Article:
Response- This is true, and DOD is now working to improve relations with the commercial sector. DOD is beginning to do more to leverage cooperation with private firms.
Question- There is a lot of talk about transparency- do you believe it is a credible factor in policy trends?
Response- Transparency is not an easy issue to address- there are rarely easy yes or no answers to questions about transparency. Usually transparency is a positive factor, because, in general, greater access to information supports US principles. While transparency is usually better for the United States than for its adversaries, there is, of course, a need to ensure that increased transparency doesn't threaten US interests.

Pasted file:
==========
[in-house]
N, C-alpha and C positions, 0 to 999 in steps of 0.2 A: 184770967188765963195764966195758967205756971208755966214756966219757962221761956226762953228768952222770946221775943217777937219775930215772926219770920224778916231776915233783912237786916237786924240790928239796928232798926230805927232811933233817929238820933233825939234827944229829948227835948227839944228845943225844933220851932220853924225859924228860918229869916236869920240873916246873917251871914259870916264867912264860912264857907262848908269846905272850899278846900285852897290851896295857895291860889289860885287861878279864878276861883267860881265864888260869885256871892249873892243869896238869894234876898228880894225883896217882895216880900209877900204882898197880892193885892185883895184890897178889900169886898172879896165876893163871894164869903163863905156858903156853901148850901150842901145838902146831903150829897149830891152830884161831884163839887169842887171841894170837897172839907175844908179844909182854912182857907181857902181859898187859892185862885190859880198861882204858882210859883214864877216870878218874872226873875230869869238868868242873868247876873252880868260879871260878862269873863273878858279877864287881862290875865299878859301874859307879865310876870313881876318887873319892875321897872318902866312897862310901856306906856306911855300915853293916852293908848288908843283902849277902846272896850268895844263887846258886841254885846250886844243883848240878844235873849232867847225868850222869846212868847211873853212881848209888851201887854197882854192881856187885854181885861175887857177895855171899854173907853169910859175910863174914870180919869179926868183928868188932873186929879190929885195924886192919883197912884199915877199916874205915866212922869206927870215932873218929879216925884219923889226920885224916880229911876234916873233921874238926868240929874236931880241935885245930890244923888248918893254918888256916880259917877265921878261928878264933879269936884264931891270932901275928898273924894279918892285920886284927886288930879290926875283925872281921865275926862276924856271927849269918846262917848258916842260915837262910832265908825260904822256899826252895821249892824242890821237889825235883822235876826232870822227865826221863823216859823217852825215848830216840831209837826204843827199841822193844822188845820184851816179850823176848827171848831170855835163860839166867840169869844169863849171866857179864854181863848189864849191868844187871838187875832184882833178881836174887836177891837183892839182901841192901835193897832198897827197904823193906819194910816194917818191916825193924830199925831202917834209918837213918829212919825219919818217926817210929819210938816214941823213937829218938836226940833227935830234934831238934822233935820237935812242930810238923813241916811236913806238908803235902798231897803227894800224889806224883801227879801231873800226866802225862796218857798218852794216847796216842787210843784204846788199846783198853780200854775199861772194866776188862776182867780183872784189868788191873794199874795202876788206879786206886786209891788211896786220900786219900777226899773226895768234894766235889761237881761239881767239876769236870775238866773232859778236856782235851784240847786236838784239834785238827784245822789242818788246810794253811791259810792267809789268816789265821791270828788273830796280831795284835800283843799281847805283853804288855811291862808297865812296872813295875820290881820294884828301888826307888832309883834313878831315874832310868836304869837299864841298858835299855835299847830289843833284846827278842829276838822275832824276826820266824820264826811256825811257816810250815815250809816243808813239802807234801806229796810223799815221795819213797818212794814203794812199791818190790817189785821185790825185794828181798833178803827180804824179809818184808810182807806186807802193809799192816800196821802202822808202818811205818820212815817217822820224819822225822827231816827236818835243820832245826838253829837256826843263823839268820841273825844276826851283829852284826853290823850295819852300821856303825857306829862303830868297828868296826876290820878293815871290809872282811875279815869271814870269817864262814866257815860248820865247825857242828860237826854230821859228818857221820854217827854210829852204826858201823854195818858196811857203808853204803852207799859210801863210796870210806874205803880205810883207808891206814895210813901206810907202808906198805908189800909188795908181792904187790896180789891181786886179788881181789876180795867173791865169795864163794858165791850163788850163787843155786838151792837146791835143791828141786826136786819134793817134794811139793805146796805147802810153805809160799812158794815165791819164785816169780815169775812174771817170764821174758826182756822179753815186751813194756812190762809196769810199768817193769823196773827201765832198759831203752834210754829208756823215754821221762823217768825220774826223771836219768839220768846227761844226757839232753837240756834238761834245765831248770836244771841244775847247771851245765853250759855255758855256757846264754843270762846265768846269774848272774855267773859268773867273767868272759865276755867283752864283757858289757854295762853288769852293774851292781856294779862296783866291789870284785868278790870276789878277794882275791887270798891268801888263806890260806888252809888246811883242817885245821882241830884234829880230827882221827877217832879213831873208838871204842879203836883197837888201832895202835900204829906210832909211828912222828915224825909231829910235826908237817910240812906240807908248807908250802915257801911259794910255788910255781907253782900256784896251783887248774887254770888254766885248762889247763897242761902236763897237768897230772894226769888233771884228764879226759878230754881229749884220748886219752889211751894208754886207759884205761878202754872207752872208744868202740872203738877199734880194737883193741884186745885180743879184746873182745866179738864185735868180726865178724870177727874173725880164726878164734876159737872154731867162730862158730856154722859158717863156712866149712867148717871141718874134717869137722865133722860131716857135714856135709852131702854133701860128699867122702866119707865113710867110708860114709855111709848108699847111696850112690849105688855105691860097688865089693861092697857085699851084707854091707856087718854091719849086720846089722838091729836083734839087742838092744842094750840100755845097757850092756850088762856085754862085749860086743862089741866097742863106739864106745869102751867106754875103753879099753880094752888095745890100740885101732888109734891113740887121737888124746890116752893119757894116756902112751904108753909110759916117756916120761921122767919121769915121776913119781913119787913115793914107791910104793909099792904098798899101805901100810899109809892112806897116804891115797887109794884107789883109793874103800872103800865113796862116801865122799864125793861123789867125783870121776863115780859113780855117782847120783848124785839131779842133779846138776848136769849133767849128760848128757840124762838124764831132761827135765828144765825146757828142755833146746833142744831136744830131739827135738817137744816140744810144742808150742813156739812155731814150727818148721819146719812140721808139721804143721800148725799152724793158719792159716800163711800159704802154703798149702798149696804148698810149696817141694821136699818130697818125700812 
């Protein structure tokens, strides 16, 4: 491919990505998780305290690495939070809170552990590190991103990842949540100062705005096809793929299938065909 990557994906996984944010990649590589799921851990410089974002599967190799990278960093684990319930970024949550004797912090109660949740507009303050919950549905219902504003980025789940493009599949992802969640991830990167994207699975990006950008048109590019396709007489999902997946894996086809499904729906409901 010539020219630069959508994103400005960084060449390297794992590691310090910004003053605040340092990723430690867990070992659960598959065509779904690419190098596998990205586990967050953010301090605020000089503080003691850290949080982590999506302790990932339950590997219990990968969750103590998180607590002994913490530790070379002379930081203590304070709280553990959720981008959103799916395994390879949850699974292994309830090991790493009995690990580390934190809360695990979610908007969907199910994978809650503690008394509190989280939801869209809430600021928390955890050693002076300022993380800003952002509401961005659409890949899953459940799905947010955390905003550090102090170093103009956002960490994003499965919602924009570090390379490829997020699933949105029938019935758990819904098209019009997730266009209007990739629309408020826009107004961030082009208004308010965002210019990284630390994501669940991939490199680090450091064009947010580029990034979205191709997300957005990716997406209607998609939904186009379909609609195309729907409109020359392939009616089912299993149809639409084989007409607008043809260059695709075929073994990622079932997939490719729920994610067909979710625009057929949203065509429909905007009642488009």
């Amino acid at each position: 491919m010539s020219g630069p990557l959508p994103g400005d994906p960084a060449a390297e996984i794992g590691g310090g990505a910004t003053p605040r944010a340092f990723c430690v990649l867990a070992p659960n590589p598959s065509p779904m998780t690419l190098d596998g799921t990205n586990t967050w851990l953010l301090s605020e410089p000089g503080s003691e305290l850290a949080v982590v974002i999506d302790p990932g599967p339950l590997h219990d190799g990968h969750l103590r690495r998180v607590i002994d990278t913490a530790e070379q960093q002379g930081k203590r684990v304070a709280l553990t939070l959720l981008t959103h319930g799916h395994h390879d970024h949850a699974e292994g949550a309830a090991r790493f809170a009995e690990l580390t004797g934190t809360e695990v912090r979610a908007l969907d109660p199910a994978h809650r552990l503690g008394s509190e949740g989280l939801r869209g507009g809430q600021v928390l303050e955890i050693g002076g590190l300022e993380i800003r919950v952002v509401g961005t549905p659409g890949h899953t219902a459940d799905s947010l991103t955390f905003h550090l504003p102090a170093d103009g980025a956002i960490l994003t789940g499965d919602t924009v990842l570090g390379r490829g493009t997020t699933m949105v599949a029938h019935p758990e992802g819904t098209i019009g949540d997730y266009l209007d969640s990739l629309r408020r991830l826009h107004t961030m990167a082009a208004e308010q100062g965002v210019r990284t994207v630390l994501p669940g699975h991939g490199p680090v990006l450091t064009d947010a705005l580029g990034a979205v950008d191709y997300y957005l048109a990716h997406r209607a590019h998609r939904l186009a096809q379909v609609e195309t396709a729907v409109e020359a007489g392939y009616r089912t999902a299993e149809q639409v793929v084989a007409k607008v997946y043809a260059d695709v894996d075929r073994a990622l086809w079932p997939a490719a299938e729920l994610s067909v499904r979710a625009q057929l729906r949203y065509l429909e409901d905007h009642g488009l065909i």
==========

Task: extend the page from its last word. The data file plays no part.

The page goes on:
General Moorman stated that he has a long-term interest in space commercialization, dual-use technologies, and national security. Indeed, 25 years ago, he worked on policy for the then secret National Reconnaissance Office. The last 40 years have brought striking changes in technologies and policies. For 40 years, activities in space have been overwhelmingly the sphere of governmental and quasi-governmental actors. Yet, in 1996, for the first time, commercial launches exceeded government launches. More money is now being made from, and invested in, commercial space than ever before, and there is a growing new commercial market for space businesses.